There is a need for general theoretical principles describing/explaining effective design -- those which demonstrate "unity" and enhance comprehension and usability. Theories of cohesion from linguistics and of comprehension in psychology are likely sources of such general principles. Unfortunately, linguistic approaches to discourse unity have focused exclusively on semantic elements such as synonymy or anaphora, and have ignored other linguistic elements such as syntactic parallelism and phonological alliteration. They have also overlooked the non-linguistic elements -- visual factors such as typography or color, and auditory components such as pitch or duration. In addition, linguistic approaches have met with criticism because they have failed to explain the relationship between semantic cohesive elements and coherence. On the other hand, psychological approaches to discourse comprehension have considered the impact of a wider range of discourse elements -- typographical cuing of key terms to enhance comprehension -- but have failed to provide general theoretical explanations for such observations.
This volume uses Gestalt theory to provide general principles for predicting one aspect of coherence -- that of continuity -- across the entire range of discourse elements, and also to outline the relationship between cohesion and coherence. The theoretical core of this book argues that the cognitive principles that explain why humans "sense" unity in a succession of sounds (a whole musical piece) or in a configuration of visual shapes (a complete object) are the basis of principles which explain why we "sense" unity in oral, written, and electronically produced documents.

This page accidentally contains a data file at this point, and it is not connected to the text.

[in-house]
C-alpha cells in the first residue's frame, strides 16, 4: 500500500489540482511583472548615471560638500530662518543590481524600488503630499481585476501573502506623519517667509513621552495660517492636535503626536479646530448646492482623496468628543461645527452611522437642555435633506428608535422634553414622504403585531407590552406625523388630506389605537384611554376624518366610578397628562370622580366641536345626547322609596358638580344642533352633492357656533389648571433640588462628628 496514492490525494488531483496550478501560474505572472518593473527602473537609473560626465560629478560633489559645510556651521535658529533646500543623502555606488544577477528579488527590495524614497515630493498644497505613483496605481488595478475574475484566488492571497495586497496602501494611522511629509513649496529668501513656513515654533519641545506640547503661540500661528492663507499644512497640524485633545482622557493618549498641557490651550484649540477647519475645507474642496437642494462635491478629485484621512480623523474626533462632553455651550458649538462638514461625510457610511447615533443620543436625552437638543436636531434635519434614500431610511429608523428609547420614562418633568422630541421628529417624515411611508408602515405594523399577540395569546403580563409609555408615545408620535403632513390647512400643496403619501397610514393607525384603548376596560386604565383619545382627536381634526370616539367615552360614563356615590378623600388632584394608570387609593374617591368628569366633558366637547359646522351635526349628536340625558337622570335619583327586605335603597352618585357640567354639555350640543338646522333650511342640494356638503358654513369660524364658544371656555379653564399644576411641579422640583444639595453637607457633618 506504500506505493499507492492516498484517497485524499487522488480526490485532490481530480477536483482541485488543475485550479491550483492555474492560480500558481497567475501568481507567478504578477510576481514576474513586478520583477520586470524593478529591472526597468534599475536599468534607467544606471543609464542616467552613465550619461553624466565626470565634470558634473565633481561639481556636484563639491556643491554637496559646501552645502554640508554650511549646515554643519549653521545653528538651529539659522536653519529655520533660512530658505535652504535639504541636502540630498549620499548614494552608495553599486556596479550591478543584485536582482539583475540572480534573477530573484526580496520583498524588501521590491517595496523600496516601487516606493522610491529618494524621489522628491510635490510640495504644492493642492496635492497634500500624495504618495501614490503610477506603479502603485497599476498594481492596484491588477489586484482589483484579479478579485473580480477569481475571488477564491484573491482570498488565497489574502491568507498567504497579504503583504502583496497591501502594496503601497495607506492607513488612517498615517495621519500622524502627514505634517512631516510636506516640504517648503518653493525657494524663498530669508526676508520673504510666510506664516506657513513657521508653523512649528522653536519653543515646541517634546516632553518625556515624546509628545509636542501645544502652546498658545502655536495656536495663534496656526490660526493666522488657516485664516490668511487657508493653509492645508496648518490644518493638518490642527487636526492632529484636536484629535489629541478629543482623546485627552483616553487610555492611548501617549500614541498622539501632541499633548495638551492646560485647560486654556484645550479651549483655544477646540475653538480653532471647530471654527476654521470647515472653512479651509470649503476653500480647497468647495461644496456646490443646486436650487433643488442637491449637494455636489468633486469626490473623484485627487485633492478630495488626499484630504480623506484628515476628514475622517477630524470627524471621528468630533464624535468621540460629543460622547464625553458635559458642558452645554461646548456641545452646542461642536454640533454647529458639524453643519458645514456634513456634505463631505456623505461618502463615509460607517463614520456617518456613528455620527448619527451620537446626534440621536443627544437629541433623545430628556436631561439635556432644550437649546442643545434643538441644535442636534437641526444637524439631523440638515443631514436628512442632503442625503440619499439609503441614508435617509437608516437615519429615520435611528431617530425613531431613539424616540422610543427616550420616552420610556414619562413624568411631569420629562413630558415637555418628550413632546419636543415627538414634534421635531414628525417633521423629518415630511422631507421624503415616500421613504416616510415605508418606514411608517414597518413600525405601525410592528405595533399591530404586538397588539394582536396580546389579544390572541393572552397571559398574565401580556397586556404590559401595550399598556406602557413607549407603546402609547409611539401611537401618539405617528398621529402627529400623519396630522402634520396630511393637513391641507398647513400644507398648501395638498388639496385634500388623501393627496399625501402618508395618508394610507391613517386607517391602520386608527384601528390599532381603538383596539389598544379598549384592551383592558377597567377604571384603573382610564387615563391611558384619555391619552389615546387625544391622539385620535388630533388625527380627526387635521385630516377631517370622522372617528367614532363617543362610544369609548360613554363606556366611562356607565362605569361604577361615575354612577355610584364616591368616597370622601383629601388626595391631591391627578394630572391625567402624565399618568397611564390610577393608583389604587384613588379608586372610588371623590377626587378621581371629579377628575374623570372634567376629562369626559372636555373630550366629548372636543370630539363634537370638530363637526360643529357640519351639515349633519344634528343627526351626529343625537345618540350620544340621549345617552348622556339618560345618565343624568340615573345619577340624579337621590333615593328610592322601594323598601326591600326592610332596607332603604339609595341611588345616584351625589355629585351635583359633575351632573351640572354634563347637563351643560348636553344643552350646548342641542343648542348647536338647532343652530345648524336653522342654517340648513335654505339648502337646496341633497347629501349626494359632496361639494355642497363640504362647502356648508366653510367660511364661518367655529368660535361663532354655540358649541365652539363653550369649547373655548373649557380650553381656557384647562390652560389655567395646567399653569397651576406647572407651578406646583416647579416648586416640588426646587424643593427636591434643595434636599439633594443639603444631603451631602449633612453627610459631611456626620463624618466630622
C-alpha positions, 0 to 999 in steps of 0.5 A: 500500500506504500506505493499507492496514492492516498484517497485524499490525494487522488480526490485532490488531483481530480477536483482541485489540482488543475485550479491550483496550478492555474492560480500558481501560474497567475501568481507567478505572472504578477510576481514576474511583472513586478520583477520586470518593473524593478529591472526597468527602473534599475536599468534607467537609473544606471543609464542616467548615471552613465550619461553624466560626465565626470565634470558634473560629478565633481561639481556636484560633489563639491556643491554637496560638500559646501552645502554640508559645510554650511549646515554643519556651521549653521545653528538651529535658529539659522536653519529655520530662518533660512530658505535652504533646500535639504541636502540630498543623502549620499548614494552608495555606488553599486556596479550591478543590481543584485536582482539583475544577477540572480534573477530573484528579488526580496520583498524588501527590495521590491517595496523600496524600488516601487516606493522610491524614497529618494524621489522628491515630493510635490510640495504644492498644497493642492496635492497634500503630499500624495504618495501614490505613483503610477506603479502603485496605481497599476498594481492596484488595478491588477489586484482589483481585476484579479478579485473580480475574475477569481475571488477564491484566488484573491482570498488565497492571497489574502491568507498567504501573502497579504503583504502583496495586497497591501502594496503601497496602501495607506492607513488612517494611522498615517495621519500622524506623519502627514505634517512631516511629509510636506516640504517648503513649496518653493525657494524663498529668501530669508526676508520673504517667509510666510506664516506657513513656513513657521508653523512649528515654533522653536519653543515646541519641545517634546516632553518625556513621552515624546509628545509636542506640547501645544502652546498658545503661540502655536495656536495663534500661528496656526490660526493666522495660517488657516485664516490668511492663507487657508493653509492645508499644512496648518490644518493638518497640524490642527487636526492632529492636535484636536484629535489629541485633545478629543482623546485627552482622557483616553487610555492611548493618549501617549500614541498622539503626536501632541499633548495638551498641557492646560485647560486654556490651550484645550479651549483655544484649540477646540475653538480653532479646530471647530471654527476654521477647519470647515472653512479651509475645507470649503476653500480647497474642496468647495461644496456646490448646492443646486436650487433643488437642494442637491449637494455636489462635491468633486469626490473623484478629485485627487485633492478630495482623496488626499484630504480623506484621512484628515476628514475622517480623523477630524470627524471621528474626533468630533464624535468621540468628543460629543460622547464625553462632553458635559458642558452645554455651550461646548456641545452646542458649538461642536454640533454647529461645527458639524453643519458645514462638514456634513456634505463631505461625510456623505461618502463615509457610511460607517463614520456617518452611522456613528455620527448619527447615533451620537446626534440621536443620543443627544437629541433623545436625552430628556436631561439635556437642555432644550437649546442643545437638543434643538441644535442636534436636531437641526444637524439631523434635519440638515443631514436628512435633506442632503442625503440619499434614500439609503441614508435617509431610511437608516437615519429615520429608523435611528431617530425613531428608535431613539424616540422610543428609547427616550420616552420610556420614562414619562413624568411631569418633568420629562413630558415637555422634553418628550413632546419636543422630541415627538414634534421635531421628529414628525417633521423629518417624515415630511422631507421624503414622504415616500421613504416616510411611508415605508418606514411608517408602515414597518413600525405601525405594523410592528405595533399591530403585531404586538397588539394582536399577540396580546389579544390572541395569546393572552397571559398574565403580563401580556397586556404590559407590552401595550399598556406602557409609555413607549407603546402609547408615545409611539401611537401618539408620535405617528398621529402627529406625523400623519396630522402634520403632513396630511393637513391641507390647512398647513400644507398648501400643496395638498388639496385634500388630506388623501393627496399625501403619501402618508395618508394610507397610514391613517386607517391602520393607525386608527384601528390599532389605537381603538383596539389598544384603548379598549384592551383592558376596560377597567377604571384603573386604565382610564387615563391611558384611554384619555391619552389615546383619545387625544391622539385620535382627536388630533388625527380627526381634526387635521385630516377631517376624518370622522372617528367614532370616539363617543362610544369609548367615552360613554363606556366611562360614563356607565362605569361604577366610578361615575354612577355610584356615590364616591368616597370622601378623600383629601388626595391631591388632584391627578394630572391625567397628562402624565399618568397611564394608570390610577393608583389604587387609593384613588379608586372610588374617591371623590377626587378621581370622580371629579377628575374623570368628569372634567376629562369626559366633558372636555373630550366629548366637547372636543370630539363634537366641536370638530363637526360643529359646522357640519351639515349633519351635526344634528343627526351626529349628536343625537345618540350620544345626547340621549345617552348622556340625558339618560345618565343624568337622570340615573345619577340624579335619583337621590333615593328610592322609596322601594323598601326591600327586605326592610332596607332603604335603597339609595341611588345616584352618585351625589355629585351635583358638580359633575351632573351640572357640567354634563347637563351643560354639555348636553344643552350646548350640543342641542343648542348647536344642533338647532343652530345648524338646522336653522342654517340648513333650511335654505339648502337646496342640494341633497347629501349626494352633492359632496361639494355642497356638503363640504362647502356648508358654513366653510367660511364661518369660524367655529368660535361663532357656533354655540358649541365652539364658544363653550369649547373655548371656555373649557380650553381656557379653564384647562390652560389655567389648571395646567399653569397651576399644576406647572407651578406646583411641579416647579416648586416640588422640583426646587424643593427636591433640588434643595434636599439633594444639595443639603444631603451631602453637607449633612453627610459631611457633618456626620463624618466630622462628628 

Table of Contents
Contents: Introduction: A Research Agenda. Coherence: The Recipient's Perspective. Continuity and Local Cohesion: The Producer's Perspective. Global Cohesion and Discourse Organization: The Interaction of Cohesive Elements. Methods for Applying Cohesion Analysis. Implications for the Practice and Pedagogy of Technical and Scientific Communication. Appendices.
"...I'm impressed with the way it draws together principles of continuity from linguistics and gestalt theory to produce a preliminary unified field theory....this book is valuable for its melding of linguistic and gestalt theory to yield a theoretical framework that would allow us to account for the disparate elements that make up professional discourse. This book could prove enriching to academics and professionals alike."
"...provides a research-based theory designed to help us understand the roles of the complete range of elements involved in document design....If you believe that [some] kinds of document analyses are an appropriate goal (and a considerable number of people do), then this book should prove an important starting point."
—Technical Communication Quarterly